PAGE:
Let’s Make A Steal: LaMelo Ball Keeps Generating Takeaways

The natural instinct of LaMelo Ball allows him to see things on the basketball court that a lot of other players can’t. Seemingly always a step or two ahead, his feel and intuition has allowed him to puppeteer the Hornets’ offense in an incredibly unique fashion. 

Ball’s scoring and facilitating dominates most of his highlight reels, but lately, that same flare has spilled over more and more to the defensive play-making end. He currently ranks eighth in the NBA in steals per game (2.1), third in total deflections (64) and eighth in loose balls recovered (20). Both his nightly marks for steals and deflections (3.4) are increases from his rookie season (1.6 and 3.0, respectively). 

Mimicking an NFL defensive back more than an NBA player, many of Ball’s takeaways are coming off-the-ball or in zone coverage, compared to more traditional man-to-man defense. “Passing lanes, how the game is going, whether I can get it or not, right place at the right time,” Ball says, when asked about what he looks for pre-steal. “If I feel like I can go get it, I’m going to try and go for the steal. I feel like it boosts the momentum definitely because defense leads to offense. I feel like a steal, block or any play like that can boost the momentum. 

Adds PJ Washington, “Melo has a knack for things like that. When he’s off the ball, he’s always trying to get steals and find a way to get back on offense. In that area, I think he’s one of the best in the league. You feel like when he’s out there, he’s trying to steal every pass. Having a guy like that who can get those passes, get out in transition and create for others is great.”

Ball is accounting for 31.2% of the Hornets’ steals when he’s on the floor, the eighth-highest rate in the NBA amongst players averaging at least 30 minutes per game. Gerald Wallace was the last Charlotte player to average multiple steals a game for a full season, doing so three straight times from 2005-08. Only Magic Johnson, Isiah Thomas, LeBron James and Chris Paul have accomplished this feat at age 20 years old or younger. 

There’s a fine line in the NBA between knowing when to stay in check defensively and when to gamble, especially for younger players. If things pay off, it can lead to a live-ball turnover and possible transition opportunity the other way. But when the roll of the dice suddenly goes awry, the whole defense can be left scrambling or personal fouls can start adding up quickly.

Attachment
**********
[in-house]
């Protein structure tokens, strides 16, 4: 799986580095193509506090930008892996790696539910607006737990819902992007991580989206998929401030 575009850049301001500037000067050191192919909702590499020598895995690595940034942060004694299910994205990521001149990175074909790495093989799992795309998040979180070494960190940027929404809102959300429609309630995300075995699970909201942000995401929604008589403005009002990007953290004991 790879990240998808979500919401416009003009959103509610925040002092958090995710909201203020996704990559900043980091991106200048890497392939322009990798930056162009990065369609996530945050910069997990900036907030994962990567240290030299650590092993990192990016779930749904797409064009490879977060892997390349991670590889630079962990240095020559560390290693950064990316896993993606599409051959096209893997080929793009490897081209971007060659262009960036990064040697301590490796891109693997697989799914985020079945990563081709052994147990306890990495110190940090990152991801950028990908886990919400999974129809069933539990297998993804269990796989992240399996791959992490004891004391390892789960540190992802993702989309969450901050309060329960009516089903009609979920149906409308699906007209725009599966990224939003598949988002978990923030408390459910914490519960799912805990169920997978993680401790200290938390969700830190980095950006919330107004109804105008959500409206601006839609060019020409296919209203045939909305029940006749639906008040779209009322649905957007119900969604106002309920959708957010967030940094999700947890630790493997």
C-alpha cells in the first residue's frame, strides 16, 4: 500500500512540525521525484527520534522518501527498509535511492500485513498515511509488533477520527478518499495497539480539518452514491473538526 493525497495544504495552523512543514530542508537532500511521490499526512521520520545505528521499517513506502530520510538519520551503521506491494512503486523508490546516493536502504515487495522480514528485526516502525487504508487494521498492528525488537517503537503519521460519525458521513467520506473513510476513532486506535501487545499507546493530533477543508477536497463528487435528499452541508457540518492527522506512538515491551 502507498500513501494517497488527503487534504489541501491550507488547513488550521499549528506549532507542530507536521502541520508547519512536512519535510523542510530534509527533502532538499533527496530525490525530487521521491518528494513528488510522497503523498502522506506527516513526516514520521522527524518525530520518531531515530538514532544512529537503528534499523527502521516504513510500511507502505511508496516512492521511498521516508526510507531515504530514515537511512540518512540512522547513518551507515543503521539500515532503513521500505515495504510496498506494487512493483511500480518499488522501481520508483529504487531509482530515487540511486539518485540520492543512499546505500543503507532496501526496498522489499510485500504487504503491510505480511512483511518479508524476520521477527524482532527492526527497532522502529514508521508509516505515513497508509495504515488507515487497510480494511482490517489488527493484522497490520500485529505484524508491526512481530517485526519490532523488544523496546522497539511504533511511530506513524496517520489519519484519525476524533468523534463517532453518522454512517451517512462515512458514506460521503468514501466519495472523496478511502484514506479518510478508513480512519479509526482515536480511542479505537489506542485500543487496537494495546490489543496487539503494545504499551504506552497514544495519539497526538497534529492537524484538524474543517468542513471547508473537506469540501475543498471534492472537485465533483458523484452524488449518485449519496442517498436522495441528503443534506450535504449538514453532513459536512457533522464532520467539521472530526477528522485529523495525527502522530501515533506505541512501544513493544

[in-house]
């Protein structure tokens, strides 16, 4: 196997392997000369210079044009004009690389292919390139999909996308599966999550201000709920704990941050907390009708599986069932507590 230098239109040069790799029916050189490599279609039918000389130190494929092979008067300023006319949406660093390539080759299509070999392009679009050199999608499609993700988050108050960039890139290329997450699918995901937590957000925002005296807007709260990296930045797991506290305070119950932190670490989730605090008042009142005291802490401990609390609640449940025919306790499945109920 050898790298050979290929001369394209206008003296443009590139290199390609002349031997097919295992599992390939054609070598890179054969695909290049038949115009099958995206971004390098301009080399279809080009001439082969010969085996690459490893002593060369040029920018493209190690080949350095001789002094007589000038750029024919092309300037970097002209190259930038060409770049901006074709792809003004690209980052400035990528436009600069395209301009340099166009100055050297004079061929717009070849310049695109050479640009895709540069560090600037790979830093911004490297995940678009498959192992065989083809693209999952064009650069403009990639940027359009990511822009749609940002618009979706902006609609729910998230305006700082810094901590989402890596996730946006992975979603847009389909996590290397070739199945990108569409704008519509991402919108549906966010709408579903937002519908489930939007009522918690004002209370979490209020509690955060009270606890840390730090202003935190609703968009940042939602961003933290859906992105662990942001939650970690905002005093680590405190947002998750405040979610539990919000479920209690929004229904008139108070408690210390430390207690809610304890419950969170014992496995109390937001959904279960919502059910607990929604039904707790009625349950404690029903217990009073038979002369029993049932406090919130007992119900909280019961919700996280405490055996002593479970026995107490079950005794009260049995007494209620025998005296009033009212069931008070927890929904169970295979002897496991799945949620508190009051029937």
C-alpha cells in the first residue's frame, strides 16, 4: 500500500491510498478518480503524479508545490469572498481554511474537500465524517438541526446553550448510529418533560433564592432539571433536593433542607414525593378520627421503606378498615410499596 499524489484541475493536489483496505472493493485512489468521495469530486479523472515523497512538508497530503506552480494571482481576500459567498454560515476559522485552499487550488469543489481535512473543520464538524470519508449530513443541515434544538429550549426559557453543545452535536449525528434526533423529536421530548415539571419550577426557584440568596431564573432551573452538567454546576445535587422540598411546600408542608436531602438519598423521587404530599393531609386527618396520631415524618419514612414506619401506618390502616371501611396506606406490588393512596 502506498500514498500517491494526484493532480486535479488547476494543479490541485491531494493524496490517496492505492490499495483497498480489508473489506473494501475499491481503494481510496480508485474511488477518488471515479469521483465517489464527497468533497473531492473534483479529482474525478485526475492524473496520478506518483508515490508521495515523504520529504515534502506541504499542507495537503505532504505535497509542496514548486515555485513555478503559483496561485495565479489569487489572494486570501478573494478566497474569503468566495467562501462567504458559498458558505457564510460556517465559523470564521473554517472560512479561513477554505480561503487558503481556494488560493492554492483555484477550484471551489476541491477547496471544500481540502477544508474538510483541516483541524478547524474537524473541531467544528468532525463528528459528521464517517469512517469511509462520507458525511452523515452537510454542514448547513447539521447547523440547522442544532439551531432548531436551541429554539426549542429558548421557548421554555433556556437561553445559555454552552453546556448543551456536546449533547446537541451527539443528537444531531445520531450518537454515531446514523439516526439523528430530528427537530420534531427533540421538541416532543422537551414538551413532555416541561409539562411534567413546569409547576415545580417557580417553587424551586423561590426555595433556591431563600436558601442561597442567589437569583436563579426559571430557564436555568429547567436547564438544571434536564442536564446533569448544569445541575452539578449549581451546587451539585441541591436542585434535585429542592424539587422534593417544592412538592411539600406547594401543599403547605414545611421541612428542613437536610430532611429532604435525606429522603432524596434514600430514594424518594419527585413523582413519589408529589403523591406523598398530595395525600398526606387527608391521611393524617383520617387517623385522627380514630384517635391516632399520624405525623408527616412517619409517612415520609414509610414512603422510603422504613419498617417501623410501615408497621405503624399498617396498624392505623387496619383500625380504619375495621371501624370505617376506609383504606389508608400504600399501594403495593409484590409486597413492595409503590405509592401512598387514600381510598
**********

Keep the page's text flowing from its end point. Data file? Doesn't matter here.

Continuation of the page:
“Watching [LaMelo’s] film pre-draft, he gambled quite a bit,” recalls Hornets Head Coach James Borrego. “He was out in passing lanes. That was his instinct there. That didn’t surprise me. The rebounding, going to get 50-50 balls against seven-footers in traffic, I didn’t see as much of that on film. I did see some of the passing lane stuff and I thought that would translate. We’ve had to pull him back a little bit doing that too much at times.”

One of the most recent examples of Ball’s prowess in this area took place in the fourth quarter of the team’s 104-96 home win over New York on Nov. 12. Down six with 1:15 remaining, Knicks point guard Kemba Walker lofted an inbounds pass from the Hornets’ baseline out to RJ Barrett just beyond the top of the arc. As soon as Ball sees his man, Alec Burks, is not the intended target, he takes two brisk steps to the right and uses a perfectly-timed right-handed swat to knock the ball away from Barrett’s fingertips. Ball then snags the loose ball in mid-air and before you know it, is banking in the victory-sealing transition layup at the other end. 

Explains Borrego, “In a couple of these situations, it’s out of our underneath-out-of-bounds defense, where he becomes more of a free safety. We’re using his instincts in that zone to create plays. That’s where we’ve turned him loose. In the man-to-man, at times, he tries to make a play and it puts us in a tough position. Sometimes, he completes it. I’d like him to be a little more solid in those areas, but there’s instances throughout our defense, throughout a game where he is turned loose to make plays, use his instinct and he’s done that. 

He adds, “I remember Manu [Ginóbili] do the same thing with Pop (Head Coach Gregg Popovich in San Antonio). At times, you want to pull your hair out and in the next breath, he’s making a play that wins the game for you. So, it’s the balance and I think LaMelo understanding time, score, situation and when he might be able to take a chance [versus] not taking too many chances. What makes him special are those instinctive plays.”

Like Borrego mentions, knowing when to give Ball the green light to make those rare instinctual plays – which also applies on the offensive end – and when to hold back is all part of the 20-year-old’s maturation process. An increasingly-more-disciplined Ball is tied for the sixth-most personal fouls committed in the NBA this season (57), although he’s exceeded three just once in the past eight games after averaging 3.5 violations across the opening 11 contests.

Overall though, Ball’s ability to analyze opposing offenses and then generate live-ball turnovers with tips and deflections leading to extra possessions is a huge luxury for the Hornets. His three-point shooting, no-look passes and fancy crossovers might draw most of the oohh’s and aahh’s, but don’t overlook this entertaining and rather fascinating component of Ball’s game.